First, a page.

Attachment Issues

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Attachment Issues

Attachment issues are not the same thing as reactive attachment disorder. Whenever a child moves to a new home or is confronted with a new set of parents, he will grieve for the loss of the familiar. He or she will do this even when the previous environment was abusive. This is normal, and should be anticipated even when the new home is a major improvement on the old.

Even without a diagnosis of attachment disorder, it can take a year or more for a child who has been removed from one family to become attached to another. By understanding this natural resistance to attachment, parents will be in a better position to ease the transition and to facilitate bonding than will those who expect it to happen easily and effortlessly.

Attachment issues stem not from any one cause, but result from a number of influences. Children with attachment problems are most often found within the adoption and foster systems, although a growing number of attachment issues have been identified among biologically intact families.

Birth to 6 Months

  • Social withdrawal and/or frequent screaming
  • Pulling away from all touch
  • Rejecting comfort from caregivers
  • Attempts at self-soothing, evidenced by repetitive movement
  • If not corrected, attachment issues at this age can lead to outbursts of rage, a negative self-identity, as well as behavioral and learning problems.

6 to 10 Months

  • Self-soothing, evidenced by rocking
  • Lack of stranger anxiety
  • Extreme precociousness
  • Self reliance

10 to 18 Months

  • Extreme separation anxiety
  • Disinterest in exploring the world
  • Aggressive behavior as an outlet for frustration

15 to 24 Months

  • Difficulty integrating dependence and independence
  • Withdrawn
  • Clingy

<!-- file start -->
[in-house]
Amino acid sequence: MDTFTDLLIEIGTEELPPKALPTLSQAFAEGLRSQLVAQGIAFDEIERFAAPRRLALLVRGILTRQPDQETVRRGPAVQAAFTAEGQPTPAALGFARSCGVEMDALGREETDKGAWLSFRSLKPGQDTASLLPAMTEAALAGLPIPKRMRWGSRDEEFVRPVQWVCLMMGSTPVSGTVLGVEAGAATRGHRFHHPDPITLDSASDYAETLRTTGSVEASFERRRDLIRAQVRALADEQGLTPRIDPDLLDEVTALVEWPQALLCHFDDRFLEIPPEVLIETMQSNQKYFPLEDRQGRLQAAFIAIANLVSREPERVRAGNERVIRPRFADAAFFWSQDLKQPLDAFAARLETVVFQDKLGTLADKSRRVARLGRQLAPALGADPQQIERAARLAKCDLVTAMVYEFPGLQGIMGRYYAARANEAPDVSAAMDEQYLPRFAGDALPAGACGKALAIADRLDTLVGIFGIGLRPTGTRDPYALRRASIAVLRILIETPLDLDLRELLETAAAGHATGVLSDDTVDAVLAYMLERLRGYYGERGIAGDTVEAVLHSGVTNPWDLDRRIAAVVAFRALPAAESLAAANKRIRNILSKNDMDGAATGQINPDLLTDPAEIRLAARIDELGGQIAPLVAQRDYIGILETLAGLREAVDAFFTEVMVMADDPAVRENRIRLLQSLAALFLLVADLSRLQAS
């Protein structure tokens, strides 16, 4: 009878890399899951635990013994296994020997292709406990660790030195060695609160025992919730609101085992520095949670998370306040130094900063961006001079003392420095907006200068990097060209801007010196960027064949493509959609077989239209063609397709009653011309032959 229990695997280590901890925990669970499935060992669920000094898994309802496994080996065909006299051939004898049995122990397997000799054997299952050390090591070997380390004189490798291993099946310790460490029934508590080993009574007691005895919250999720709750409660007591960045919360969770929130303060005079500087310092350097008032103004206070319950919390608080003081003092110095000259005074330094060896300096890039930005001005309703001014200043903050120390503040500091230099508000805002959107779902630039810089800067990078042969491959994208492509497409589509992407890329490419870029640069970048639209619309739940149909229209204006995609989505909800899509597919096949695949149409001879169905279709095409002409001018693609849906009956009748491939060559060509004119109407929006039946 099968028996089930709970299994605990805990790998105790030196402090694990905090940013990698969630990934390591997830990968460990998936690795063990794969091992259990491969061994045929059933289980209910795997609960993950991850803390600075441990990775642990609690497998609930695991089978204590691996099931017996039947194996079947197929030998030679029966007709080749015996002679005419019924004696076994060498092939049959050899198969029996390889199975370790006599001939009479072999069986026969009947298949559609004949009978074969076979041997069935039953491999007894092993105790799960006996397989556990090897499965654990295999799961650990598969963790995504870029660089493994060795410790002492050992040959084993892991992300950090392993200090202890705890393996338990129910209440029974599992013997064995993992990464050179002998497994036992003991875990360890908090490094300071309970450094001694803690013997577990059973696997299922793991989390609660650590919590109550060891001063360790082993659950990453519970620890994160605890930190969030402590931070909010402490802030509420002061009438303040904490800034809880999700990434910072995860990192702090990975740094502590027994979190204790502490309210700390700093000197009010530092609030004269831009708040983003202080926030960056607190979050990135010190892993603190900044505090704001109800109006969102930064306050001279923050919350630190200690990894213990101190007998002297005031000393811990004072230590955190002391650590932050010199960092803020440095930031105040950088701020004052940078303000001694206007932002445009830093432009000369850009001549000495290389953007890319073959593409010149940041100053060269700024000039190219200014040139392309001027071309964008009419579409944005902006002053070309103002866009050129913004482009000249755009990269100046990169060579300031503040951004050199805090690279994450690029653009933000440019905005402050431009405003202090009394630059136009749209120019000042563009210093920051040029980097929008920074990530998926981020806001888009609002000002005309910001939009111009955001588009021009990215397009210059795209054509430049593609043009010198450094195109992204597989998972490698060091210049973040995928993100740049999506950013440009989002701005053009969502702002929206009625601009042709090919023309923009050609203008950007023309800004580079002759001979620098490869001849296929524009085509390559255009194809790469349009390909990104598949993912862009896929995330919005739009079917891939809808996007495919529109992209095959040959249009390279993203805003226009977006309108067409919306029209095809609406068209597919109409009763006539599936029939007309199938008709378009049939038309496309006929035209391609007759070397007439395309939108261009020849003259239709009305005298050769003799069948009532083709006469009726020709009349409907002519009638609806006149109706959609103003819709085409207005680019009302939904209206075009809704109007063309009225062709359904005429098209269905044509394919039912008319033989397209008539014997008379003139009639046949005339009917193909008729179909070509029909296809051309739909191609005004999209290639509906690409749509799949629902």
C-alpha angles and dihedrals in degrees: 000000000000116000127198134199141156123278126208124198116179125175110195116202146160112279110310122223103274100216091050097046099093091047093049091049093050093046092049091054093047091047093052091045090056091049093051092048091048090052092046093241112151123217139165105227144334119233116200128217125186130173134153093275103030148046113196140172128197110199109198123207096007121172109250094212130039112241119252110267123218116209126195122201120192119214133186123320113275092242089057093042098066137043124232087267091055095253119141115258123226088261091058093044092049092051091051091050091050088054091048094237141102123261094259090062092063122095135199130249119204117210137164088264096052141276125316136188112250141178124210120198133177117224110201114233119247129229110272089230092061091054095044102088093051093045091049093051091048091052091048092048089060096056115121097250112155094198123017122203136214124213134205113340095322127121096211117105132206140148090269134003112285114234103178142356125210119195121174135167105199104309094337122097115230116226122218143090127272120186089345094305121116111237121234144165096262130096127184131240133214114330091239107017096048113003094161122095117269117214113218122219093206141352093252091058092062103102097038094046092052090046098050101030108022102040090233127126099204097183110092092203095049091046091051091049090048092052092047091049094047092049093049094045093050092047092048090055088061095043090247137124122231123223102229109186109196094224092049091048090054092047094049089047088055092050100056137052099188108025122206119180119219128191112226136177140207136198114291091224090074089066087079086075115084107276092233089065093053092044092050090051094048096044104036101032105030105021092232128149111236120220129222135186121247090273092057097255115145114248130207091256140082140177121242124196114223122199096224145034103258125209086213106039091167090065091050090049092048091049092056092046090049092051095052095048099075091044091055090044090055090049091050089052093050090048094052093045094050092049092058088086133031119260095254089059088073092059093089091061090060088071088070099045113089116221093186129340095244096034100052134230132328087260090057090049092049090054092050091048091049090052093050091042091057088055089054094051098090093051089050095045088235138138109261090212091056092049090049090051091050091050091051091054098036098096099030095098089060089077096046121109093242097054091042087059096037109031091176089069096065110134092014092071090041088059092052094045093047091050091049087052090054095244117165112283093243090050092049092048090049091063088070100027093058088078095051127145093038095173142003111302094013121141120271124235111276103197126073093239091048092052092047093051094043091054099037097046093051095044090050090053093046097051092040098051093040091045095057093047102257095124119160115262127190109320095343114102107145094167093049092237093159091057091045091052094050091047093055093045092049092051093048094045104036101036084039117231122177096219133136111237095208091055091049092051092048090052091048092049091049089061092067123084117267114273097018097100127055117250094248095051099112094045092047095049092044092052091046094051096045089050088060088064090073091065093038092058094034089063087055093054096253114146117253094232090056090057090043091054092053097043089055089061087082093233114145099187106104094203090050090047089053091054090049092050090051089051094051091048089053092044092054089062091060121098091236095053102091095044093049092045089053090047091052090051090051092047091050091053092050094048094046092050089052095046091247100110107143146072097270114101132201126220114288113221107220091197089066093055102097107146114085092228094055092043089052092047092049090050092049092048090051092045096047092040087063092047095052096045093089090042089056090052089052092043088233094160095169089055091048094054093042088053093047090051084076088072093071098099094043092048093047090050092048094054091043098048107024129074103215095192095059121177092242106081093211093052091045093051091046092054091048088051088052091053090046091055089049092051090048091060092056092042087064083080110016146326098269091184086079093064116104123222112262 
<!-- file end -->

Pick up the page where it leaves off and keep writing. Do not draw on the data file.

• Hypervigilance
  • Problems with transitions or sudden changes

When these attachment issues are not addressed, separation anxiety can linger, and become a problem when the child enters his school years. Attachment problems at this age also sensitize a child to frustration and failure which results in strong anxiety, anger, and poor self esteem.

24 to 36 Months

  • Difficulty relating emotionally
  • Clingy behavior
  • Inability to cope with changing situations
  • Hypervigilant

When attachment issues continue after the child begins elementary school, they are likely to intensify and in some cases escalate to an attachment disorder. Children with attachment disorder distrust authority figures, whom they see as exploitive, cruel, and unpredictable. Their own self image is one of a defective victim of life, and they outwardly accept no responsibility for anything, even while inwardly blaming themselves for everything bad that happens.

There is little satisfaction in mastering anything unless it is seen as having survival value. Social skills may be limited, although they tend to master the art of manipulation. People, even parents and caregivers, are seen as interchangeable sources of getting what they want. Attachment disordered children bring enormous stress on all family members.

While attachment issues can have severe consequences, there is hope. As you might expect, the younger the child is when he begins appropriate therapy, the better the chances of a positive result.

Other Useful Links regarding Attachment Issues

  • What is Reactive Attachment Disorder?
    • Reactive Attachment Disorder (RAD) is a clinically recognized form of severe insecure attachment. Read more about Reactive Attachment Disorder.
  • Types of Attachment Styles
  • Prognosis and Treatment of Attachment Issues.
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